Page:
David McRaney wrote an excellent article on Survivorship bias. The crux of the bias is that people tend to make the mistake of only analyzing survivors of a situation or problem, not paying attention to those that did not survive because they’re no longer visible:
Survivorship bias pulls you toward bestselling diet gurus, celebrity CEOs, and superstar athletes… Colleges and conferences prefer speakers who shine as examples of making it through adversity, of struggling against the odds and winning. The problem here is that you rarely take away from these inspirational figures advice on what not to do, on what you should avoid, and that’s because they don’t know. Information like that is lost along with the people who don’t make it out of bad situations or who don’t make it on the cover of business magazines – people who don’t get invited to speak at graduations and commencements and inaugurations.
In short, the advice business is a monopoly run by survivors. As the psychologist Daniel Kahneman writes in his book Thinking Fast and Slow, “A stupid decision that works out well becomes a brilliant decision in hindsight.”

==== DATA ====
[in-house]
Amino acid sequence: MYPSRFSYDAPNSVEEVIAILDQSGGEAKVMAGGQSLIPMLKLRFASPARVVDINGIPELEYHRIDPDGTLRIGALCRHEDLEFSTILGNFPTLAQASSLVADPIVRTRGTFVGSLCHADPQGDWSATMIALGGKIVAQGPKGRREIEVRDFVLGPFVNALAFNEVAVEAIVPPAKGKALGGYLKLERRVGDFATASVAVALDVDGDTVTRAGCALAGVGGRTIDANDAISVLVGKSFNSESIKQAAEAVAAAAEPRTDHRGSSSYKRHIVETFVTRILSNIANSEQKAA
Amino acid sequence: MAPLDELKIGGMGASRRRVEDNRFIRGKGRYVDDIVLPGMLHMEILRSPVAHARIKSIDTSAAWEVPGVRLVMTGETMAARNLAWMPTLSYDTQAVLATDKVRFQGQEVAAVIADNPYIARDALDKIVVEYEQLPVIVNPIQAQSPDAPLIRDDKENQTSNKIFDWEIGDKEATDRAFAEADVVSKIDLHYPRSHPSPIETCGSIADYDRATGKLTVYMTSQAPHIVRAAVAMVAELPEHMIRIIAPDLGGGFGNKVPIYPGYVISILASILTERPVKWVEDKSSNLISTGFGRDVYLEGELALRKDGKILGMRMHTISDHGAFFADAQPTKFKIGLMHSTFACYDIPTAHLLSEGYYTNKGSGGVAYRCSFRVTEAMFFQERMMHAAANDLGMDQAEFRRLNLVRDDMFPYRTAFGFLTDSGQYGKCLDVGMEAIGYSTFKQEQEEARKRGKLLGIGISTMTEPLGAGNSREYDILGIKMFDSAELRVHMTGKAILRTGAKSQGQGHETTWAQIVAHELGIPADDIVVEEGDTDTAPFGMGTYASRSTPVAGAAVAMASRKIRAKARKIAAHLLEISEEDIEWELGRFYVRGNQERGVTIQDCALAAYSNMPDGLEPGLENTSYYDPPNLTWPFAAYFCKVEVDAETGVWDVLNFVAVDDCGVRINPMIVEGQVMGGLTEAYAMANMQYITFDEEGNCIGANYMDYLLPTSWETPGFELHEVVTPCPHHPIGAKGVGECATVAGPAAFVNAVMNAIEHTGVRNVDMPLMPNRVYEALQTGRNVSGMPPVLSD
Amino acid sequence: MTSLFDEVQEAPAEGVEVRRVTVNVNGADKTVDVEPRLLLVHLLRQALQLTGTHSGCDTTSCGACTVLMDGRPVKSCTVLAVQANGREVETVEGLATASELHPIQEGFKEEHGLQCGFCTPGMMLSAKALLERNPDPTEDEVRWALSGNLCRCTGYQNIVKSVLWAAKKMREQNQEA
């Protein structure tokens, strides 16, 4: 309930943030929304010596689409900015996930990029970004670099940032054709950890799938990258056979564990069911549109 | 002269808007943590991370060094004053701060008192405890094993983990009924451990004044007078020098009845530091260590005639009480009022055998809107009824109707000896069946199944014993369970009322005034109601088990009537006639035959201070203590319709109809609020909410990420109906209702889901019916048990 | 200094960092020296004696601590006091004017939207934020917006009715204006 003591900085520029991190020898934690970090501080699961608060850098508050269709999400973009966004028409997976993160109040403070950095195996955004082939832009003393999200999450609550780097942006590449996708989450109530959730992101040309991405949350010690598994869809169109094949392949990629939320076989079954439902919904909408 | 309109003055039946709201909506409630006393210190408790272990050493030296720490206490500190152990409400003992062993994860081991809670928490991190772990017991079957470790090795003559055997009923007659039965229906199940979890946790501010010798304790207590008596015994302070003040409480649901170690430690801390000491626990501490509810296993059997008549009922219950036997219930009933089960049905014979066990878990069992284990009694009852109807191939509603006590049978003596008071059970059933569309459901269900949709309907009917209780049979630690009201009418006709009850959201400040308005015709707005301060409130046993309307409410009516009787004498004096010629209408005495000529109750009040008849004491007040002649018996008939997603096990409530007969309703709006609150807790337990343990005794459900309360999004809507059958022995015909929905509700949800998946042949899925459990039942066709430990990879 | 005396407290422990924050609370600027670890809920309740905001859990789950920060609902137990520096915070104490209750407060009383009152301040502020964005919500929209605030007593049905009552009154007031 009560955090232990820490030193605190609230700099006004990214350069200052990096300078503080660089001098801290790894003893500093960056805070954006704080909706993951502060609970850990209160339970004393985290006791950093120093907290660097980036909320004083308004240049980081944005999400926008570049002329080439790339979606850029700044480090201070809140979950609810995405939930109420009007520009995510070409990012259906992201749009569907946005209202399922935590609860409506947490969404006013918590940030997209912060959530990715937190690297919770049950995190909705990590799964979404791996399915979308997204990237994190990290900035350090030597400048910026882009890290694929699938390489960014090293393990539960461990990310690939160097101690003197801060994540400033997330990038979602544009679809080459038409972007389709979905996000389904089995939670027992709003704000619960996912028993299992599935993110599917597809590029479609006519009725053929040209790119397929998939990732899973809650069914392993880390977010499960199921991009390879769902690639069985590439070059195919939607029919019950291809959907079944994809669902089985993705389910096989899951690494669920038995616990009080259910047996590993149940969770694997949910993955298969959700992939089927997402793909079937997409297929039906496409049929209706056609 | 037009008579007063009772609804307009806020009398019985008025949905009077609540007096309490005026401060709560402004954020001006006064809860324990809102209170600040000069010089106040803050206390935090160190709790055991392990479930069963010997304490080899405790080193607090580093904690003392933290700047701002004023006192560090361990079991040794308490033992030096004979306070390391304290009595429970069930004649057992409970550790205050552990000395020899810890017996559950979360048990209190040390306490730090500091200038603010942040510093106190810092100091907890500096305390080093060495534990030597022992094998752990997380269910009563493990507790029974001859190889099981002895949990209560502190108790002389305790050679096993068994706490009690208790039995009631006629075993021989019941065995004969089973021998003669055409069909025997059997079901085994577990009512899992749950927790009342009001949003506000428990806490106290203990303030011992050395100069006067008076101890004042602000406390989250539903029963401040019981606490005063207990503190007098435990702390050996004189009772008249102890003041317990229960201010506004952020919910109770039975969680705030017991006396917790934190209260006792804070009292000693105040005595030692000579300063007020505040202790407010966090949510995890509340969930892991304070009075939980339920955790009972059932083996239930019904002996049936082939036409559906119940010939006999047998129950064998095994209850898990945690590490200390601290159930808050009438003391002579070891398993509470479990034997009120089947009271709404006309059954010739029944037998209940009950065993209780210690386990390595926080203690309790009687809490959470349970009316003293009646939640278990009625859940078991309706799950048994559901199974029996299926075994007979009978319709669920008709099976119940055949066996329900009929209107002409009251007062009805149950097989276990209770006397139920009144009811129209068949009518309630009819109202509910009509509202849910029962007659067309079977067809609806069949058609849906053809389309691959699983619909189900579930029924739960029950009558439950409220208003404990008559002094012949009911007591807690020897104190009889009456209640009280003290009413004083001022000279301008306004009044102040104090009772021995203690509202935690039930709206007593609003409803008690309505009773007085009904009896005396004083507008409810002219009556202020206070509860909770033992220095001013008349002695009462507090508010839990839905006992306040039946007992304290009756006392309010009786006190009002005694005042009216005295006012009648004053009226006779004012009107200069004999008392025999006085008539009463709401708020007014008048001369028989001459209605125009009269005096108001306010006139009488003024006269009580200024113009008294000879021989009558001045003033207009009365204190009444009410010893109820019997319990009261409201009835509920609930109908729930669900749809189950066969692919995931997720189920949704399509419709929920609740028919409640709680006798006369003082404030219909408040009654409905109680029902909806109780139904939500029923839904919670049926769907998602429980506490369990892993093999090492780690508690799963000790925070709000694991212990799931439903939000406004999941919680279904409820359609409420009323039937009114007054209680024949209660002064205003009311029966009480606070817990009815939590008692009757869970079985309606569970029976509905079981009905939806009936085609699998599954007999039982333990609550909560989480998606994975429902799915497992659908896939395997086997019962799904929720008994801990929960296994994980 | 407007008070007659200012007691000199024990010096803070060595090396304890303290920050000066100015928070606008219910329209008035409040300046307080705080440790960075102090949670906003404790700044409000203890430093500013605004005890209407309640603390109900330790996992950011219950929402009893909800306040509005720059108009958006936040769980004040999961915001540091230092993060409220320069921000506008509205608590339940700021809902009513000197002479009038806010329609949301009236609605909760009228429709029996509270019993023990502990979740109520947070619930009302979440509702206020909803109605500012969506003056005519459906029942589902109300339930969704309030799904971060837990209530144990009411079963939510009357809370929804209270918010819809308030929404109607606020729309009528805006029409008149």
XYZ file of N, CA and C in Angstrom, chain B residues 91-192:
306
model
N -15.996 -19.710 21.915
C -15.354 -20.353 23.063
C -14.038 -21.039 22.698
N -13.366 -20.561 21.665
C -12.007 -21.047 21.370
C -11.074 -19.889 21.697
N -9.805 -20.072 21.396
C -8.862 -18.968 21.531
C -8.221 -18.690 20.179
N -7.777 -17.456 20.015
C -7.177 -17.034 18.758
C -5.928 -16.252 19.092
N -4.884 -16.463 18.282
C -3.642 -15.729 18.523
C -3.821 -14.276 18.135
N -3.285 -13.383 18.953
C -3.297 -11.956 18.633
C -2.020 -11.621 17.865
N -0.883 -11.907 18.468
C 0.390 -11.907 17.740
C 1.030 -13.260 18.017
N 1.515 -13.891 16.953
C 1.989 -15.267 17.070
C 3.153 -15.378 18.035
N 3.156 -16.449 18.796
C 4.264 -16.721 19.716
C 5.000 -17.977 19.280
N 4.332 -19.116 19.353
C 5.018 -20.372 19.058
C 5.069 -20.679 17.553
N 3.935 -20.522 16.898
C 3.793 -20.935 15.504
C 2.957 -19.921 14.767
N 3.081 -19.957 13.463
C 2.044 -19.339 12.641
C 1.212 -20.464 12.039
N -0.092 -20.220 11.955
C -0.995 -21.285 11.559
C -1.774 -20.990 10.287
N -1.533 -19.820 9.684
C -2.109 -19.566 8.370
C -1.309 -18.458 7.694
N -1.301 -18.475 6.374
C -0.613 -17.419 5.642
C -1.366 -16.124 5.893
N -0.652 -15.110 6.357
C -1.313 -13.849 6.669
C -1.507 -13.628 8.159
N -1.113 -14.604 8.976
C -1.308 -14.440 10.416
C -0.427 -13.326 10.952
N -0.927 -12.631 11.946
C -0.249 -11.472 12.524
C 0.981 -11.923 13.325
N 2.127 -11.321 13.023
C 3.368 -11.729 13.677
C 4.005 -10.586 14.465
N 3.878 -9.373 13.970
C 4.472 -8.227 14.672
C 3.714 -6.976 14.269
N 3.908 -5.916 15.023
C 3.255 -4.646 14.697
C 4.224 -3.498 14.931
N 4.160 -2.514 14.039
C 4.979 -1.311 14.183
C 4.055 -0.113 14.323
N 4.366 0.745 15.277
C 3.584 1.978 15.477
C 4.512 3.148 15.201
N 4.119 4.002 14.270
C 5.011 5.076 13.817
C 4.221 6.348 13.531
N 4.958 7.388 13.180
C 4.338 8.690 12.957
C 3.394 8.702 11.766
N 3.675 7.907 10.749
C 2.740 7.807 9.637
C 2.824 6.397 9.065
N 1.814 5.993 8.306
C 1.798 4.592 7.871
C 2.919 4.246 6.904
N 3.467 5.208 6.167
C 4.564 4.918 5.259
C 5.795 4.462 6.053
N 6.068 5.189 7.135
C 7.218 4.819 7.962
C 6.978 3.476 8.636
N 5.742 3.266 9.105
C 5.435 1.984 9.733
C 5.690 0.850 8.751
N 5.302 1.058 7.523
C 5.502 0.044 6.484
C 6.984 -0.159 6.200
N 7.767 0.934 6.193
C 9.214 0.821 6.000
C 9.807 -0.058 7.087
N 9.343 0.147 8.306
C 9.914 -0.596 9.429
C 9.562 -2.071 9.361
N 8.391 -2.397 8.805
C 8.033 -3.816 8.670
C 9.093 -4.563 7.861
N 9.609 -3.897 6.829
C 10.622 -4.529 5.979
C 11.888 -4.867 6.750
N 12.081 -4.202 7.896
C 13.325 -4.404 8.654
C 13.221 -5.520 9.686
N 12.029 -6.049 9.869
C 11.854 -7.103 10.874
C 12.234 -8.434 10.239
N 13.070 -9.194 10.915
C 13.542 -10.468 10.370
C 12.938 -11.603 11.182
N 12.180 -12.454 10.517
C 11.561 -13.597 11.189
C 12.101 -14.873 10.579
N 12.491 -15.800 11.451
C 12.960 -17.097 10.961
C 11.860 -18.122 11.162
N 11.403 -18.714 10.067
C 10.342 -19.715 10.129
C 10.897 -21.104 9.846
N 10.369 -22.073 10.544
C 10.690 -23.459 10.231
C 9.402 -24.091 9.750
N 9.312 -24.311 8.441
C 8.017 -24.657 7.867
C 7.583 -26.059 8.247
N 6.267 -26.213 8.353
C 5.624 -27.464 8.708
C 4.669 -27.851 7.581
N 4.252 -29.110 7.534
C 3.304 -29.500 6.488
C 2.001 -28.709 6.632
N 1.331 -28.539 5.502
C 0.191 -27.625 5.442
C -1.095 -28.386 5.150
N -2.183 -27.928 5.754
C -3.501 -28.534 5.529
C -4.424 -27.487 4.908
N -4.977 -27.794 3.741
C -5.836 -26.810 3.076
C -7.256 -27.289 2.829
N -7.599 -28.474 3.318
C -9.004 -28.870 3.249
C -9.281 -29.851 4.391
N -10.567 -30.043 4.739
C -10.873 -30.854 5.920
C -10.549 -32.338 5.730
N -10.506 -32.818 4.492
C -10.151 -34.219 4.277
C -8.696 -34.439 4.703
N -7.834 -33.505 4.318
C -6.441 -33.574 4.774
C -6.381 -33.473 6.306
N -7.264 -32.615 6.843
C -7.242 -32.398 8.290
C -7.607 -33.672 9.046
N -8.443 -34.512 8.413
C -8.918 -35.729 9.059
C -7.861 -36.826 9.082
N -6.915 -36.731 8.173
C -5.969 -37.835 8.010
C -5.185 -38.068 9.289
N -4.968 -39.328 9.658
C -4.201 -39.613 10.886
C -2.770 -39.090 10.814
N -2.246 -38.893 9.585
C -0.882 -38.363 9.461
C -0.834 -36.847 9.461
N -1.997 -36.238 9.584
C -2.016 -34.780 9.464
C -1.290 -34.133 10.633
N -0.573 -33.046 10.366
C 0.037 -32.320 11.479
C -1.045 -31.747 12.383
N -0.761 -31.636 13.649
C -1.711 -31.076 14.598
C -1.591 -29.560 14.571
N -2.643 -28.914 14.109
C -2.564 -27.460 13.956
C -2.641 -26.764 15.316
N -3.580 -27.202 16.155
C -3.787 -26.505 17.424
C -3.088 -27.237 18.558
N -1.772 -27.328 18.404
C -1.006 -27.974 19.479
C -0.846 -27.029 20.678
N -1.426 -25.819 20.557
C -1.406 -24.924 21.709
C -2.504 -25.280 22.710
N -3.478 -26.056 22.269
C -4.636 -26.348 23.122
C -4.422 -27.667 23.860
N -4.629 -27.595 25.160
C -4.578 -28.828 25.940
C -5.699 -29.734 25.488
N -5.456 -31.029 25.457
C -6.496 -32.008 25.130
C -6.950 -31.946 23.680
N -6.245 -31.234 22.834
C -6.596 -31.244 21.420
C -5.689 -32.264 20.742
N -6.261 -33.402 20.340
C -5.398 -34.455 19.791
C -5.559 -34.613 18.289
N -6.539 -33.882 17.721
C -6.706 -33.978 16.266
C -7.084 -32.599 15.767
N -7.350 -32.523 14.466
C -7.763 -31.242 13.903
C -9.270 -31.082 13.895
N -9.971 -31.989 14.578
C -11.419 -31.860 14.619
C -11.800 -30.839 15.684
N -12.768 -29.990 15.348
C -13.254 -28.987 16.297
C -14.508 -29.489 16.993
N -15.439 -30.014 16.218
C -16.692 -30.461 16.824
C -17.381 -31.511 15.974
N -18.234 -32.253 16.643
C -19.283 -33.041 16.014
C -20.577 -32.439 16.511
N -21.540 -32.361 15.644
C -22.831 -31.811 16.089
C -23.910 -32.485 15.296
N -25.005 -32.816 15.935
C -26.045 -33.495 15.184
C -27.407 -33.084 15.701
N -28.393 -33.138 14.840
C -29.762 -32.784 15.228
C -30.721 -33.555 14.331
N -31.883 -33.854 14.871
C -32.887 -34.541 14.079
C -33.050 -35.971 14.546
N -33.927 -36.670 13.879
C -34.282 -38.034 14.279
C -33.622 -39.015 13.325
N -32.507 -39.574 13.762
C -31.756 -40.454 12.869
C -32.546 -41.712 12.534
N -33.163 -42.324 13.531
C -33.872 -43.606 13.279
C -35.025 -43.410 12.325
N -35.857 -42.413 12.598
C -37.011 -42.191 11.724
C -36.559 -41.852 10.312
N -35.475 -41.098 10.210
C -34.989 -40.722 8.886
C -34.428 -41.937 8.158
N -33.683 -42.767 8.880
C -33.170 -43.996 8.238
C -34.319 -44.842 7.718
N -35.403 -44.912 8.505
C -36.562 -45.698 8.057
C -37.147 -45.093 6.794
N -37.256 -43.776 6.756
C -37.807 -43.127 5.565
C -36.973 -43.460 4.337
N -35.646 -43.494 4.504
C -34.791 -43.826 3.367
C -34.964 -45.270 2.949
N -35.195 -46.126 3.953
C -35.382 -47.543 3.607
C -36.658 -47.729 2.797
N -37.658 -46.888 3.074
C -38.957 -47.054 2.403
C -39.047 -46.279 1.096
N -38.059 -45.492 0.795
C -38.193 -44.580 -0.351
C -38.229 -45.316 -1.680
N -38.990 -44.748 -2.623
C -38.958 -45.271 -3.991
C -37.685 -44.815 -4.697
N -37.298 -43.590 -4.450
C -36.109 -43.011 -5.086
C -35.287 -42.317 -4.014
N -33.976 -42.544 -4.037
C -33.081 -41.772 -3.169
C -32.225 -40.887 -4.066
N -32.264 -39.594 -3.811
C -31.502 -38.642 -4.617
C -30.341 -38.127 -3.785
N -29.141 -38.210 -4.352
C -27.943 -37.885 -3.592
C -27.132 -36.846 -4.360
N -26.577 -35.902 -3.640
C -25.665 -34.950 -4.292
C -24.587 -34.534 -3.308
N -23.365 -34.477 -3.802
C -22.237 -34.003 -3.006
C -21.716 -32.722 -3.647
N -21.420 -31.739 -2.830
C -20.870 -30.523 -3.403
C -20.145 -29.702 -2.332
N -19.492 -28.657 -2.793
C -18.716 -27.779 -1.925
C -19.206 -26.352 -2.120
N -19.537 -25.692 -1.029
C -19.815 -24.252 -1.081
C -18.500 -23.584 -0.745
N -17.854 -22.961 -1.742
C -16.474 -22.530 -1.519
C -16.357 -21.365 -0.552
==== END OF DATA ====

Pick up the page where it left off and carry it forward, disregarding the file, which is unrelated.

My favorite part was his demonstration of the bias with a fantastic story from World War II:
As with the torpedo problem, the top brass explained what they knew, and the Panel presented the problem to Wald and his group. How, the Army Air Force asked, could they improve the odds of a bomber making it home? Military engineers explained to the statistician that they already knew the allied bombers needed more armor, but the ground crews couldn’t just cover the planes like tanks, not if they wanted them to take off. The operational commanders asked for help figuring out the best places to add what little protection they could. It was here that Wald prevented the military from falling prey to survivorship bias, an error in perception that could have turned the tide of the war if left unnoticed and uncorrected. See if you can spot it.
The military looked at the bombers that had returned from enemy territory. They recorded where those planes had taken the most damage. Over and over again, they saw the bullet holes tended to accumulate along the wings, around the tail gunner, and down the center of the body. Wings. Body. Tail gunner. Considering this information, where would you put the extra armor? Naturally, the commanders wanted to put the thicker protection where they could clearly see the most damage, where the holes clustered. But Wald said no, that would be precisely the wrong decision. Putting the armor there wouldn’t improve their chances at all.
I won’t spoil the surprise – even knowing what the bias is, I didn’t guess why it was a bad decision.